Is there anything in particular that inspires your work?

    'I think  my Artist statement says it all. I love the Lake District and also Japan. We used to have a little group in Grasmere of Japanese working in the area and those of us trying to learn the language. We had Damson (instead of Cherry blossom viewing) Moon viewing parties and lots of cookery fun. Having originally trained as a textile designer Japan has everything I adore, stunning texts and kimono fabrics, washiest paper, exquisite stationery, pens and pencils.'

     Have displayed your work at Allan Bank in the past?

    'I did work at Allan Bank when it opened as a property and was there for several years. It is a place that gets under your skin and I am happy to be able to help raise money for the upkeep of this property through my art work. I have previously exhibited at Case Art in Glasgow and a solo exhibition at National Trust Church Stile in Grasmere.'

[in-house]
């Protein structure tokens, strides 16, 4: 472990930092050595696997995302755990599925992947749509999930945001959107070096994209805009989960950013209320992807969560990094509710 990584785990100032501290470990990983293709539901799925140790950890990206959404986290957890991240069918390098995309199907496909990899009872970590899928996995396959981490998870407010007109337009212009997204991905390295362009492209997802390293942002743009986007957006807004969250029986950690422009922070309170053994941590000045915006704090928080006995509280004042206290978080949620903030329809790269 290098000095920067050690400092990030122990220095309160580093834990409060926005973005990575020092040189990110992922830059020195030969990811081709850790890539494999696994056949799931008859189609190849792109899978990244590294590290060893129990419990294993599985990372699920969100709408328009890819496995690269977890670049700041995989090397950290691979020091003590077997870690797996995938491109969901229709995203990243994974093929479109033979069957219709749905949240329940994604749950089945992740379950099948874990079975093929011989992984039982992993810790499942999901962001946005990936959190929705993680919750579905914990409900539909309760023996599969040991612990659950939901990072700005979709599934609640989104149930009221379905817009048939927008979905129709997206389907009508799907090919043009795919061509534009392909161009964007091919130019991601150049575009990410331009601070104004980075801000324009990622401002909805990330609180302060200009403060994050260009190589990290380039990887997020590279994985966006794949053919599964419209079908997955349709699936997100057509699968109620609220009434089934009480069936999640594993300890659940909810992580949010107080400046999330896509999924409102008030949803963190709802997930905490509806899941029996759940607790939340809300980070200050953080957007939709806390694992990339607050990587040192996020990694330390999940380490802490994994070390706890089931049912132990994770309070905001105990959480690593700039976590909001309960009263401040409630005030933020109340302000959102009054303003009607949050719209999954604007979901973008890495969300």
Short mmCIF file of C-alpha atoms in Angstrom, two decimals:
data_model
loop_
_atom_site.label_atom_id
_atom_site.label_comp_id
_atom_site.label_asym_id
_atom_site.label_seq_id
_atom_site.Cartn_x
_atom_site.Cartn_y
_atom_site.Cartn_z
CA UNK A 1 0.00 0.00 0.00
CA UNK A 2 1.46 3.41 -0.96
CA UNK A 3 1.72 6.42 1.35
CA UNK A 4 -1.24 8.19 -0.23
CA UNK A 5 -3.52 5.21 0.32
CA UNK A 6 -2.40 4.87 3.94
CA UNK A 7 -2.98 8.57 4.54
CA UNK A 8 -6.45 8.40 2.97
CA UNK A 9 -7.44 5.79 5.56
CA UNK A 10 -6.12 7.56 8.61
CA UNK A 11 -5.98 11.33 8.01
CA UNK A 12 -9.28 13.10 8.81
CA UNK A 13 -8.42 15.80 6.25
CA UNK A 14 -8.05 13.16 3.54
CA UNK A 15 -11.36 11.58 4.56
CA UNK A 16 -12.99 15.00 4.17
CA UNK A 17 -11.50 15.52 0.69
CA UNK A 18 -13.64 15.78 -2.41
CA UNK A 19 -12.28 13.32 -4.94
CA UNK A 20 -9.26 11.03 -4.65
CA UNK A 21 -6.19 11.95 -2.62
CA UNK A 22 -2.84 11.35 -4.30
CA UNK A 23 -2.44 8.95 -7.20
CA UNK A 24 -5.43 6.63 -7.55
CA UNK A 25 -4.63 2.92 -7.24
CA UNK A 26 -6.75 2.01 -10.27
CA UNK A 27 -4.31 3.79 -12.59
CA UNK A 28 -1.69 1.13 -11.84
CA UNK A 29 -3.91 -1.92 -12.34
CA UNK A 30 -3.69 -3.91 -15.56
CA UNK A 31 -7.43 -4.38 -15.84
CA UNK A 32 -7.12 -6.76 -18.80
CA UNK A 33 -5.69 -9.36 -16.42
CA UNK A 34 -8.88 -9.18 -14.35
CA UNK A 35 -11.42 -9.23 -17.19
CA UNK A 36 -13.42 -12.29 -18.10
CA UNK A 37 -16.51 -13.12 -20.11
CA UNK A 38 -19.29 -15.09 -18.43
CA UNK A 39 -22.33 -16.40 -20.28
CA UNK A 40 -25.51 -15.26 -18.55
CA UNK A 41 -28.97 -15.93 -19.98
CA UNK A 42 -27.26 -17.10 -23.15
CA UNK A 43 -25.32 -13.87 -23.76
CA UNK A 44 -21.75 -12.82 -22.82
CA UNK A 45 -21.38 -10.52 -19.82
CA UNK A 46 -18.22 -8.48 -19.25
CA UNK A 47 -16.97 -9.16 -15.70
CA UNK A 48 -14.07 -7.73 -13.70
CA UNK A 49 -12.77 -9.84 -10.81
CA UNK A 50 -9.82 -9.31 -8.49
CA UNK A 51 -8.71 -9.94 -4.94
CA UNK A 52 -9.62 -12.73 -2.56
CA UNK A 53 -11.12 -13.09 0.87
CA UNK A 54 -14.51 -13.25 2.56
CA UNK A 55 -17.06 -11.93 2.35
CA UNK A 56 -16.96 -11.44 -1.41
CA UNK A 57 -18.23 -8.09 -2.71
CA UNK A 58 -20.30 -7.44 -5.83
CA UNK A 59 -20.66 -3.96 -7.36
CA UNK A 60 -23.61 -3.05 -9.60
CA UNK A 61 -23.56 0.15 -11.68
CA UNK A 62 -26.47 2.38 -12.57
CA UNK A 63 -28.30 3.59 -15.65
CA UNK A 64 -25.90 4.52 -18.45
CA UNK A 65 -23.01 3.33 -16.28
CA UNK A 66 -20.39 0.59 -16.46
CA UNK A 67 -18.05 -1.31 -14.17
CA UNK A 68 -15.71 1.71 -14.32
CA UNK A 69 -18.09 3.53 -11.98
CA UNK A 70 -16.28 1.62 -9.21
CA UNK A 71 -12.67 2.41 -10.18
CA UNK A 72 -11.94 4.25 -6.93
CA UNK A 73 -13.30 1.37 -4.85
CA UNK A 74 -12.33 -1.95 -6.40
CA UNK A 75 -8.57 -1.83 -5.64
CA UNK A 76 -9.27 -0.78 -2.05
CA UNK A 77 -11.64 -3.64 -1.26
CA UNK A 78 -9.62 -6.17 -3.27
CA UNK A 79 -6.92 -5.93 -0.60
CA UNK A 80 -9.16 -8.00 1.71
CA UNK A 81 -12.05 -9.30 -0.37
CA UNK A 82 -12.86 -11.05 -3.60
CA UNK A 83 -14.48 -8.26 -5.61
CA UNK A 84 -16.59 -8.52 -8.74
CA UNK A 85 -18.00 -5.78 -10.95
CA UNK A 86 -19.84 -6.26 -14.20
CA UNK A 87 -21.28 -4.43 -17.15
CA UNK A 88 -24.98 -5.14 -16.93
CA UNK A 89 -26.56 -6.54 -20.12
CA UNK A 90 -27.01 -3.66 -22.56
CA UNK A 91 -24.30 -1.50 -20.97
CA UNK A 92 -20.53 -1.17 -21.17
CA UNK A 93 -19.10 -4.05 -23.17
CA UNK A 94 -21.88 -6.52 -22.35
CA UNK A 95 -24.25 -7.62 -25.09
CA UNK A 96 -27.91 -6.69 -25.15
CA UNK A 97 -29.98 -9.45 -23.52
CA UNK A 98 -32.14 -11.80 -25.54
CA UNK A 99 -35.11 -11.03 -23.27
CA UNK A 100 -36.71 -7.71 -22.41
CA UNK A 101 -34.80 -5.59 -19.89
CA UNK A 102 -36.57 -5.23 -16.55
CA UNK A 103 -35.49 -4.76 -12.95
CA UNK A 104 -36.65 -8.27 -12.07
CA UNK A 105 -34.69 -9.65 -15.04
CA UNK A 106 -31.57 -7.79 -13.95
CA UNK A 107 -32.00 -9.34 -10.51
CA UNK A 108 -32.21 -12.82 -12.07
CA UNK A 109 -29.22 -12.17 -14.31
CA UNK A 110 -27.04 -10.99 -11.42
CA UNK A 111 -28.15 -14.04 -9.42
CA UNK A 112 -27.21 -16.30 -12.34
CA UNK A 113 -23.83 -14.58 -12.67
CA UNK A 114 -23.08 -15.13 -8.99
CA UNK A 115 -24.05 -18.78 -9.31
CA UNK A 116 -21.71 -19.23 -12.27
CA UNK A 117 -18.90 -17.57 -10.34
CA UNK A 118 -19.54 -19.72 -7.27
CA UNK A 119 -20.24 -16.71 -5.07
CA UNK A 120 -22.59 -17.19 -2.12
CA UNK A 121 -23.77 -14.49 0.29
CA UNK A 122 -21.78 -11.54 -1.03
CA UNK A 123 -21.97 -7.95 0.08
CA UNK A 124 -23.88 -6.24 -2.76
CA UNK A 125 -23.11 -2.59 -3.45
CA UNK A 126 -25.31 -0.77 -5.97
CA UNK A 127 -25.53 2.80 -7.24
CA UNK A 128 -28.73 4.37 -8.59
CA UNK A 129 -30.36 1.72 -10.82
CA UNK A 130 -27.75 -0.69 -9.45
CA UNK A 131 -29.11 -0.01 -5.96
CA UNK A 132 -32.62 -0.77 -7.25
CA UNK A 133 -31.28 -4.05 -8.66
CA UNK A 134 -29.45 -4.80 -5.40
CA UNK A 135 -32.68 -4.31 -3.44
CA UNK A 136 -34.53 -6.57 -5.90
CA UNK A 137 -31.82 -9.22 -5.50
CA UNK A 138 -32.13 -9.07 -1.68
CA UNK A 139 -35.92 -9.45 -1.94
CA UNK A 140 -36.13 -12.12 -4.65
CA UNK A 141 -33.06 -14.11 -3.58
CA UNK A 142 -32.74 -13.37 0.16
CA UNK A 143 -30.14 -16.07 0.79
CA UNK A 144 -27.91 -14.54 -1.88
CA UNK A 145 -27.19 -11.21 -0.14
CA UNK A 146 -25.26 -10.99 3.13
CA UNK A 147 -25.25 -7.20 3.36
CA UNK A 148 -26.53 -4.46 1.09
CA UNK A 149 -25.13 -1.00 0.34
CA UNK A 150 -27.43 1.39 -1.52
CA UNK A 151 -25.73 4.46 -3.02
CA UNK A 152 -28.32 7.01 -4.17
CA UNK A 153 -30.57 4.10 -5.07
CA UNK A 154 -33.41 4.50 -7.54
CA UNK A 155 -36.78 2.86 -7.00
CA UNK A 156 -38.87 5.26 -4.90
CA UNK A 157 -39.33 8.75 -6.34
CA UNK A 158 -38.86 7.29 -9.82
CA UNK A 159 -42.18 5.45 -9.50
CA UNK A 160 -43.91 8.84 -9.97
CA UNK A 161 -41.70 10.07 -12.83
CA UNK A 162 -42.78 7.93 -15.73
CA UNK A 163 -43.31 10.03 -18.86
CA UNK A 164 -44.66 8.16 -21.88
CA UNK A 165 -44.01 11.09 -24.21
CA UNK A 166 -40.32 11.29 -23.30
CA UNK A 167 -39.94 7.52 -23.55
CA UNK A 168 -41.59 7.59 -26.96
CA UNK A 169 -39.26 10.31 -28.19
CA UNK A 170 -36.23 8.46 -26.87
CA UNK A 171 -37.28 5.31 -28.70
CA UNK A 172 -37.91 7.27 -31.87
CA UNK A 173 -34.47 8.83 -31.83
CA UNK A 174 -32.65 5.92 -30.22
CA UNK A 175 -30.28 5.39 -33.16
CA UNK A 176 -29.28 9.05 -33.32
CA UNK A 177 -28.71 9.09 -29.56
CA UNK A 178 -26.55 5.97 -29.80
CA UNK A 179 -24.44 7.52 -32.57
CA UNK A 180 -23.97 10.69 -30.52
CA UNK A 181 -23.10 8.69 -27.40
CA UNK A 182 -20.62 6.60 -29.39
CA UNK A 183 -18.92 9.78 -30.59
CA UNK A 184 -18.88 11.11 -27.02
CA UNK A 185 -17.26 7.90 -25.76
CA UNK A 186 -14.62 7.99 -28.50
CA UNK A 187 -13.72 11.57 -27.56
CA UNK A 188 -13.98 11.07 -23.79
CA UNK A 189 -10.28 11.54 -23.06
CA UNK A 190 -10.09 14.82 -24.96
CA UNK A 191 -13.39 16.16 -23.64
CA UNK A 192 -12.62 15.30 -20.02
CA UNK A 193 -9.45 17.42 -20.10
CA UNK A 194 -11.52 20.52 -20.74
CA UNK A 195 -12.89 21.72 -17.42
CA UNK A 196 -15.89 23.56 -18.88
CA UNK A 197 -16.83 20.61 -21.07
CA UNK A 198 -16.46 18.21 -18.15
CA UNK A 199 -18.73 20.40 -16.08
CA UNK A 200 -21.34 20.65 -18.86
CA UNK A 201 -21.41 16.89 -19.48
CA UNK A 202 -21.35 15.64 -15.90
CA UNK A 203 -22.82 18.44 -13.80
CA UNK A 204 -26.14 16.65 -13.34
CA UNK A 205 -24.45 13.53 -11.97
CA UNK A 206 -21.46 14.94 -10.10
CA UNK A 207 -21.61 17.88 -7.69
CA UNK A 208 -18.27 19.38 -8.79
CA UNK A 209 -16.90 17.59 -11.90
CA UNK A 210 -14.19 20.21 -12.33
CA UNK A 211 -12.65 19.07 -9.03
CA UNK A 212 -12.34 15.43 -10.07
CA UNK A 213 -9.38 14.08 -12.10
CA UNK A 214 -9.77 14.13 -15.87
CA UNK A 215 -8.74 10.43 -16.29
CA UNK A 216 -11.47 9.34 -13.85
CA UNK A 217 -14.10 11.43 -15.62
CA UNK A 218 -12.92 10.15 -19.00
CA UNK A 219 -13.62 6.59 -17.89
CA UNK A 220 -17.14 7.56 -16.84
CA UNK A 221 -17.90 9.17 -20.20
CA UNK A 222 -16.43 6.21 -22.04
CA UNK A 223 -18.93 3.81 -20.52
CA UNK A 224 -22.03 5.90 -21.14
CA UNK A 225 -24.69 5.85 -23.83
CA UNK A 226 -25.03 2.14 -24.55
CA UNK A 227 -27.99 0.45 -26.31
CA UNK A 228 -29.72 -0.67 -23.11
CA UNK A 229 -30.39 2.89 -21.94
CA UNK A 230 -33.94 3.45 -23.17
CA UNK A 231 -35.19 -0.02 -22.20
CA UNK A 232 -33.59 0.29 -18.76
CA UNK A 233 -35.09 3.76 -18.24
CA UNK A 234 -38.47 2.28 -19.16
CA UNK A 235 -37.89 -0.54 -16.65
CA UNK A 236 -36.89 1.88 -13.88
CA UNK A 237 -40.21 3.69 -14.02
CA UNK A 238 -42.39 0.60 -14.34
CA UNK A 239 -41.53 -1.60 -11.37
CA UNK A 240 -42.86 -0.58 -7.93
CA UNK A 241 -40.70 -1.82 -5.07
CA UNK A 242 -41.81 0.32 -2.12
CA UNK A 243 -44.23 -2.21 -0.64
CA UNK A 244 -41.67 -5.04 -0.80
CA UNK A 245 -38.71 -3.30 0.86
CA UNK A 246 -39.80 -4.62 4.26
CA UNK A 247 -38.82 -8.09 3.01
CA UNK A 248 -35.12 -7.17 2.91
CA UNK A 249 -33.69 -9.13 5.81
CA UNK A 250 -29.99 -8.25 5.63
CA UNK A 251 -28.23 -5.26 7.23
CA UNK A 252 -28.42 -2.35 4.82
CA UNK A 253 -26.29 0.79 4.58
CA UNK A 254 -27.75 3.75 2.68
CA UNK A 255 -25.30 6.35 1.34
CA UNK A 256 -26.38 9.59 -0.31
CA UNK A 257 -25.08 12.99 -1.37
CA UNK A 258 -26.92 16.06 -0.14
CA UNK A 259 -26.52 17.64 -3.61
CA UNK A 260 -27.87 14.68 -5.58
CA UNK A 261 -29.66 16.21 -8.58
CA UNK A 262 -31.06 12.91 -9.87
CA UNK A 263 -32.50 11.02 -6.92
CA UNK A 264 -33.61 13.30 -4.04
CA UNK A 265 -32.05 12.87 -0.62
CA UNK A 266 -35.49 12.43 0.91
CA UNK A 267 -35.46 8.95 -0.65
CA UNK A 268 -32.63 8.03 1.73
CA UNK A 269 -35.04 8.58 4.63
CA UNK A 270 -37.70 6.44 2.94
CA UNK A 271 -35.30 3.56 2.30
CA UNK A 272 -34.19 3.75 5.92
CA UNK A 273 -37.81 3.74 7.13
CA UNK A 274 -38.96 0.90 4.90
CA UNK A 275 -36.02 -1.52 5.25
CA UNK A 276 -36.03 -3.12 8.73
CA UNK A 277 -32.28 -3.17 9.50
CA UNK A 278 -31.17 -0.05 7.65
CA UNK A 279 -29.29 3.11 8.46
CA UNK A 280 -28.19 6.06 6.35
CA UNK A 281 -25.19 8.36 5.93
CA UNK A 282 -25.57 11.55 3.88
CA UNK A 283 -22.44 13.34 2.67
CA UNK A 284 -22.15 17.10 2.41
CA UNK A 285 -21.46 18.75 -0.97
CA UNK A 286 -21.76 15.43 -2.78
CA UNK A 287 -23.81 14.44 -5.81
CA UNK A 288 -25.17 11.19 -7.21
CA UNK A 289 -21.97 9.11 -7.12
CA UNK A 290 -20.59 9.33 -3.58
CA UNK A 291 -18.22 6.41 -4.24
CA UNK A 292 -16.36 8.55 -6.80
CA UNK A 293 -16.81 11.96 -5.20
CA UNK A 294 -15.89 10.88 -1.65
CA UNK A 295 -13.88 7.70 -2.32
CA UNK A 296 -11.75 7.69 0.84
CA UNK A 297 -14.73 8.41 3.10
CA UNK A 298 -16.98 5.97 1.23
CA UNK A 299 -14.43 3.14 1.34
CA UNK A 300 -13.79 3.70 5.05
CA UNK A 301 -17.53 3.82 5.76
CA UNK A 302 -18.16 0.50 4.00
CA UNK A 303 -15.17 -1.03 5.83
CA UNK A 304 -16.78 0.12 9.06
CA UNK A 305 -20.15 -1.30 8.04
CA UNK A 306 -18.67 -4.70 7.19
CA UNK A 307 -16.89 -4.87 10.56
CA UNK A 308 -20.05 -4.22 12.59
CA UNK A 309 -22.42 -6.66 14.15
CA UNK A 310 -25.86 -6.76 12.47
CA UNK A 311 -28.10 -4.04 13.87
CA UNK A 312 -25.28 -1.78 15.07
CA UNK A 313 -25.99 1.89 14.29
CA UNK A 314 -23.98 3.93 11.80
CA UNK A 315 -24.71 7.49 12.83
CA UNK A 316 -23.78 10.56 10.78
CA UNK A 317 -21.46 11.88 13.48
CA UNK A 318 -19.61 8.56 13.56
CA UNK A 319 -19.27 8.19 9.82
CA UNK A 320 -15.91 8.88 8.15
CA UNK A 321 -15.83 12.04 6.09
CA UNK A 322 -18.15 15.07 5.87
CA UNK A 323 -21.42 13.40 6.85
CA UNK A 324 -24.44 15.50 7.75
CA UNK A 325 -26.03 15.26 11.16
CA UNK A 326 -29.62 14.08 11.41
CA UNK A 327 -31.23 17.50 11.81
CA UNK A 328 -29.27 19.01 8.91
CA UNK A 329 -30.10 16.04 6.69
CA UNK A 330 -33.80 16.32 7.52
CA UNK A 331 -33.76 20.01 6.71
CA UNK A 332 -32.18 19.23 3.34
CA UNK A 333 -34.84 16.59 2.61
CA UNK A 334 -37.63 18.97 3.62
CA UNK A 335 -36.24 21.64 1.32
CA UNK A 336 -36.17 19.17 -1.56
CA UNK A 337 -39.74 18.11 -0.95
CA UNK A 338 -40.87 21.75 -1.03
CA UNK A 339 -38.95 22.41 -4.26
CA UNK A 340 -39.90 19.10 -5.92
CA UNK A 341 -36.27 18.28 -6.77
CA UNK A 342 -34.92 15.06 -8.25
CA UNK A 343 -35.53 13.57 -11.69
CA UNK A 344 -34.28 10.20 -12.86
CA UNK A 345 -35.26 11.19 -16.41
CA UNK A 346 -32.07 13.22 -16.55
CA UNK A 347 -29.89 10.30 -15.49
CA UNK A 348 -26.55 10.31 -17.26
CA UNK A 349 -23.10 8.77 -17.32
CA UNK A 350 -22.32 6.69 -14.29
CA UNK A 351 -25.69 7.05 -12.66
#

Christine’s work is available from the Bumblebee Gallery in Kendal and will be available later this year at Beck Steps Gallery in Grasmere. To find out more about the Bumblebee Gallery visit


    Christine also works part time at the Heaton Cooper Studio in Grasmere. To find out more about the Heaton Cooper Studio visit


    Alternatively, you can follow Christine on Twitter @cragchris or email  cragchris@msn.com

    Christine also writes a series of blogs on Grasmere village, the Lake District and her art which can be found below




    Christine has done a lot for Greens over the years and we would like to take this opportunity to thank her for her ongoing support.